Maltese people were the second-highest generators of everyday rubbish in Europe in 2016, generating an average of 647kg per person per year, according to Eurostat.
The amount of municipal waste generated varied significantly across the EU Member States. Denmark (777 kg per person) generated the highest amount of waste in 2016, followed by Malta (647 kg per person), Cyprus (640 kg per person), Germany (626 kg per person) and Luxembourg (614 kg per person).
On the other hand, with 261 kg per person, Romania generated the lowest amount of waste, followed by Poland (307 kg per person), the Czech Republic (339 kg per person) and Slovakia (348 kg per person).
The average amount of municipal waste generated per person in 2016 amounted to 480 kg, down by 9 per cent compared with its peak of 527 kg per person in 2002, and roughly comparable to the 483 kg recorded in 2015.
The share of municipal waste recycled or composted in the EU has steadily increased over the time period, from 17 per cent in 1995 to 46 per cent in 2016. 47 per cent of all the waste generated in the EU was recycled or composted – 30 per cent of the waste was recycled, 27 per cent incinerated, 25 per cent landfilled and 17 per cent composted.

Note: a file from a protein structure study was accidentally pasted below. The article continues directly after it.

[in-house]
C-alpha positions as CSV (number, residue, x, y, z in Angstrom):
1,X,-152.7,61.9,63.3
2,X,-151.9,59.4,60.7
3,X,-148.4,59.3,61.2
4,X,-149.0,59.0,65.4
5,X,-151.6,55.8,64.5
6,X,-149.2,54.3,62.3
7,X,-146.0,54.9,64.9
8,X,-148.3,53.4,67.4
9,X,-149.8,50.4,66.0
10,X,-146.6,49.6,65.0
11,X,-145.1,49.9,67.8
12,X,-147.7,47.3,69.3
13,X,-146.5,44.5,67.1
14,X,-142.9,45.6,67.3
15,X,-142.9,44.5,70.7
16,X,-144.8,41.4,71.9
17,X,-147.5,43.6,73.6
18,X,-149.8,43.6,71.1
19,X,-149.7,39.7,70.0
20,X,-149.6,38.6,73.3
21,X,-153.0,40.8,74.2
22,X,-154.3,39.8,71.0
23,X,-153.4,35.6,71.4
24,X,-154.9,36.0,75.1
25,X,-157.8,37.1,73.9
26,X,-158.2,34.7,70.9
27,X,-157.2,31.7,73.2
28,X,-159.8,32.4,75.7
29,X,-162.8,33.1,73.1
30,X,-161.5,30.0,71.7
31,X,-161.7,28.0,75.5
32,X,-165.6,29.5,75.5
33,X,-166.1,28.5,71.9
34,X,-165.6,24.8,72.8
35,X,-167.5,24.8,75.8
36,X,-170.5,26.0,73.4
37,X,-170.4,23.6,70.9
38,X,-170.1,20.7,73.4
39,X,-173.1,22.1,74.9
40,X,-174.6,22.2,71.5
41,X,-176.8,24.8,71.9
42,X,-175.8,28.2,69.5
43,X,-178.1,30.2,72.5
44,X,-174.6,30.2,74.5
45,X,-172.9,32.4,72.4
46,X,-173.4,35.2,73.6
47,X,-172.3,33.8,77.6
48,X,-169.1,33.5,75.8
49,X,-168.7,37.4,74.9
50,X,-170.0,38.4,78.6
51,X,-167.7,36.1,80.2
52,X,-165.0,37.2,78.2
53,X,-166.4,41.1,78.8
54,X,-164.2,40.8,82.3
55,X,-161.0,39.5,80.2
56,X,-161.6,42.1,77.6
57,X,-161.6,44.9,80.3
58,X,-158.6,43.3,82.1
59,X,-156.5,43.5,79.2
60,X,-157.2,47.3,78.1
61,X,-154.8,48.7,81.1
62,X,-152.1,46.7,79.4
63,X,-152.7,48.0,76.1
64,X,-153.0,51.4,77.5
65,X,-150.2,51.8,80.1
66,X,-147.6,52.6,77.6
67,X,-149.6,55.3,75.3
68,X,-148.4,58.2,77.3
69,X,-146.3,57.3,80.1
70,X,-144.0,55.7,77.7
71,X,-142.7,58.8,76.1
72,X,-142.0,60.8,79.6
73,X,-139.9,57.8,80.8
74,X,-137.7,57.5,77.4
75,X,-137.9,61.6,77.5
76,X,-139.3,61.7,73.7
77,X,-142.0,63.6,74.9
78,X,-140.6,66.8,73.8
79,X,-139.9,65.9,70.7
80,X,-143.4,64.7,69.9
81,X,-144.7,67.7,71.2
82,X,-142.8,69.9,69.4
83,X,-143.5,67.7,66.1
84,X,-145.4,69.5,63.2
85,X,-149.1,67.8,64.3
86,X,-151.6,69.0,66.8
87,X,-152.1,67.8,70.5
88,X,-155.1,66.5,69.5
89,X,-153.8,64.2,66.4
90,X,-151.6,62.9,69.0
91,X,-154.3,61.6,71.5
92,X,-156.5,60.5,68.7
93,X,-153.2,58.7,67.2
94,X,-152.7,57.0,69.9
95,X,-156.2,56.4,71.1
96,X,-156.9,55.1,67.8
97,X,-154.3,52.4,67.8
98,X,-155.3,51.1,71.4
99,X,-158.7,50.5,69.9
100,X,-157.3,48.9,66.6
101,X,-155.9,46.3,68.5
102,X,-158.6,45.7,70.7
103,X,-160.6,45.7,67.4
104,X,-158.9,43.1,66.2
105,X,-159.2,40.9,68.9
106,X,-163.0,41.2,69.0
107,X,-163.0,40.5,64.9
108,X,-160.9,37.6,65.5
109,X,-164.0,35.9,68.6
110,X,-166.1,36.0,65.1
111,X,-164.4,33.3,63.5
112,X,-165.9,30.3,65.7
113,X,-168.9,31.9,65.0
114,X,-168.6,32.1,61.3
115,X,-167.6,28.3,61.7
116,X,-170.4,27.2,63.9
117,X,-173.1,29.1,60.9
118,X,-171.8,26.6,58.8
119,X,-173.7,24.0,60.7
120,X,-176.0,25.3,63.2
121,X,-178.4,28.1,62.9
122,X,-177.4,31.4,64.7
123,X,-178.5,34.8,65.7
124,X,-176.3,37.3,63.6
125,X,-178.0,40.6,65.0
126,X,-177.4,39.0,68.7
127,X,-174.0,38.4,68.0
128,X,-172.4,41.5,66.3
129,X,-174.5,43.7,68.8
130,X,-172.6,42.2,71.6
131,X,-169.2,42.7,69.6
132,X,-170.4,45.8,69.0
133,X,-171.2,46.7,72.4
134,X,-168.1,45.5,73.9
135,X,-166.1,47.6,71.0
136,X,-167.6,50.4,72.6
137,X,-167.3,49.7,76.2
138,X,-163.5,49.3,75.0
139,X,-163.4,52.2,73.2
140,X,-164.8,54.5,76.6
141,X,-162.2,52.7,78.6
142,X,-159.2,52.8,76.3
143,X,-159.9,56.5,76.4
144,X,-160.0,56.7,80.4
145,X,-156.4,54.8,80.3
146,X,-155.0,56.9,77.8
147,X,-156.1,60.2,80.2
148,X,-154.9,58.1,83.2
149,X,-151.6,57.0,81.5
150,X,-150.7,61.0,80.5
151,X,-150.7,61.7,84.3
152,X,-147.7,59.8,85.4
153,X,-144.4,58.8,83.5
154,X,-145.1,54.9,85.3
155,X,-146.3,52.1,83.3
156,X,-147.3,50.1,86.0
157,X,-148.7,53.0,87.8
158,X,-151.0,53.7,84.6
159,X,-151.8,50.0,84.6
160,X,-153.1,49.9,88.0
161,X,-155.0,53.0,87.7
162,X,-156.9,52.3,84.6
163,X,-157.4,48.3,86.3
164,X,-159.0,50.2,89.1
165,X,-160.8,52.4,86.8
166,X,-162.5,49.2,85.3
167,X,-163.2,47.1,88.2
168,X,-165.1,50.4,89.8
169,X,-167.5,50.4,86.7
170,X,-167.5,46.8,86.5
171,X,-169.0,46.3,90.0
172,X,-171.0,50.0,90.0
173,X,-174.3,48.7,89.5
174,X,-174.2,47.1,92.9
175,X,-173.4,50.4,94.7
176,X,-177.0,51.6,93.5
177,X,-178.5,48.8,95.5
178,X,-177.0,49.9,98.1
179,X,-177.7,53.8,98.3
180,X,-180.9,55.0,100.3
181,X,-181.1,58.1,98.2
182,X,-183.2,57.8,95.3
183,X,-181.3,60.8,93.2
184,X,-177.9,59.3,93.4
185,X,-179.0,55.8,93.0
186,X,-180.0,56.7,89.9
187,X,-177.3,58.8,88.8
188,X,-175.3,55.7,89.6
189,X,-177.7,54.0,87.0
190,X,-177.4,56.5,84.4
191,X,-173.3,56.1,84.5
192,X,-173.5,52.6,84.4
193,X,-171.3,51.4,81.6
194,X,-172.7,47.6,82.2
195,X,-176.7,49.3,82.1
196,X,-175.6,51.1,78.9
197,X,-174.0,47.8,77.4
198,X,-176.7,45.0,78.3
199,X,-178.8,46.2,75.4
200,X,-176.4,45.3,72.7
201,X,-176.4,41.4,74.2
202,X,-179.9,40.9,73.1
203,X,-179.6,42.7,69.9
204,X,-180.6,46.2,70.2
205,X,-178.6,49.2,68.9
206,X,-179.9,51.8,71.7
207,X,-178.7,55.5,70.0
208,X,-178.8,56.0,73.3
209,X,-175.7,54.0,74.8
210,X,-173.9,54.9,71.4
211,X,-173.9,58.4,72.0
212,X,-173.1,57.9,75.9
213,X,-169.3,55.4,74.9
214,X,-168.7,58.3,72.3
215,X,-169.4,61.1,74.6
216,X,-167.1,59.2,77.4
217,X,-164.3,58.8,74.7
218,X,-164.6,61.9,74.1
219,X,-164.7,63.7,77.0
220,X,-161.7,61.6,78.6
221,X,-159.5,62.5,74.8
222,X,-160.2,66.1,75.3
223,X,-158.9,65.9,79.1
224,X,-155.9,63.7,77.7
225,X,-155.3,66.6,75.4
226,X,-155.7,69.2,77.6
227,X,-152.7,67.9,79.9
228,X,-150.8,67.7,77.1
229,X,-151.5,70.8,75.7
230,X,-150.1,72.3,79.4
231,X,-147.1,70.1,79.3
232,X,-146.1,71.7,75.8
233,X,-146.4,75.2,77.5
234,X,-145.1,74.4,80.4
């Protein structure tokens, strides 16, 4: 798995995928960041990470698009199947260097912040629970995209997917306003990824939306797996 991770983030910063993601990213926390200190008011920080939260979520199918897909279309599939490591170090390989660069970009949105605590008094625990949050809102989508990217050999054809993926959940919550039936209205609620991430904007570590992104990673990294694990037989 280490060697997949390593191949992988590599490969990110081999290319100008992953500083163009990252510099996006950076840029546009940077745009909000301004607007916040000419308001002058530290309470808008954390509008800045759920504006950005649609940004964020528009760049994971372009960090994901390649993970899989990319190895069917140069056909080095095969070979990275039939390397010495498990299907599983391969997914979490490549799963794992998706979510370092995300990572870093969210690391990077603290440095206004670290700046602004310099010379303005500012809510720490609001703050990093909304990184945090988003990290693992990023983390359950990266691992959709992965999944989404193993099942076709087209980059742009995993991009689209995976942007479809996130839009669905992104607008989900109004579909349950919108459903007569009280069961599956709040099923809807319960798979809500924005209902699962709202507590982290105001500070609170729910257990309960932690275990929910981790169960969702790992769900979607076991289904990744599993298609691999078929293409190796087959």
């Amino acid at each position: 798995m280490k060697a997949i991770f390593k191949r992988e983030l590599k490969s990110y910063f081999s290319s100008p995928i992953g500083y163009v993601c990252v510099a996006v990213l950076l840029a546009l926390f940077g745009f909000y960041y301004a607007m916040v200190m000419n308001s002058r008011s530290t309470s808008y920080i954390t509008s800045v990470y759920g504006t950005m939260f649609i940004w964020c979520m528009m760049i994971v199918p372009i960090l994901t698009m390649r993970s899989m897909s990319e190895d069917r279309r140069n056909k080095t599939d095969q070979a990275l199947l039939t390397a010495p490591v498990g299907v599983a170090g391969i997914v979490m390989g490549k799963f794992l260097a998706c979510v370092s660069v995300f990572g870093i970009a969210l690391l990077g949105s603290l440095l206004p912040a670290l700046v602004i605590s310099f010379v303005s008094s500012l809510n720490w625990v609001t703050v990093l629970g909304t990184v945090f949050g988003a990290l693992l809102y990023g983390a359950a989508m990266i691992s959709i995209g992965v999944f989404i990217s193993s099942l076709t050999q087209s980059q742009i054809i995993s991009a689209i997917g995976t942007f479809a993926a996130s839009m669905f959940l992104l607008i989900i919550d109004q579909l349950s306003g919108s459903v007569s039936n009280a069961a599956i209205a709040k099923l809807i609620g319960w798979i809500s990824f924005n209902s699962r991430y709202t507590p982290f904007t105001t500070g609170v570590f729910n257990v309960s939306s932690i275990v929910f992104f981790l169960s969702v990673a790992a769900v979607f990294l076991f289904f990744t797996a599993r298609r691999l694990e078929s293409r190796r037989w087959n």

Across Member States, recycling and composting together accounted in 2016 for two-thirds of waste treatment in Germany (66 per cent), and for more than half in Austria (59 per cent), Belgium (54 per cent), the Netherlands (53 per cent) and Italy (51 per cent).
When it comes to recycling, the news is more encouraging. While figures released in Parliament seemed to indicate that exports of recycled waste were dropping, collection is doing better than ever, GreenPak said.
GreenPak CEO Mario Schembri explained that Government entity Wasteserv is responsible for managing recycled waste, not collecting it, and that, the cooperative last year recovered 22,136 tonnes of waste, a 25 per cent increase over 2016.
“It was particularly encouraging to note that in 2017 we collected 3,378 tonnes of plastic waste resulting in a nine per cent increase over 2016. This means we have managed to recover the equivalent of 57 per cent of the plastic packaging our business partners put on the market,” he said.
Reacting to the figures released in Parliament, Ing. Schembri said the drop in Wasteserv’s exportation figures could be a consequence of the large fire that engulfed most of the Sant’ Antnin waste treatment plant last year.
“I’m not alarmed by the rate of recycling in Malta. As a country there has been a marked improvement in people’s attitudes and behaviour, even though we could be moving at a quicker rate,” Mr Schembri said.
“As GreenPak we are committed to protecting the environment and we welcome Environment Minister Jose Herrera's recent announcement that the government is working on new laws to make recycling compulsory,” he added.
A previous version of this article stated that recycling figures were down. This article has been corrected and updated with the statement from GreenPak.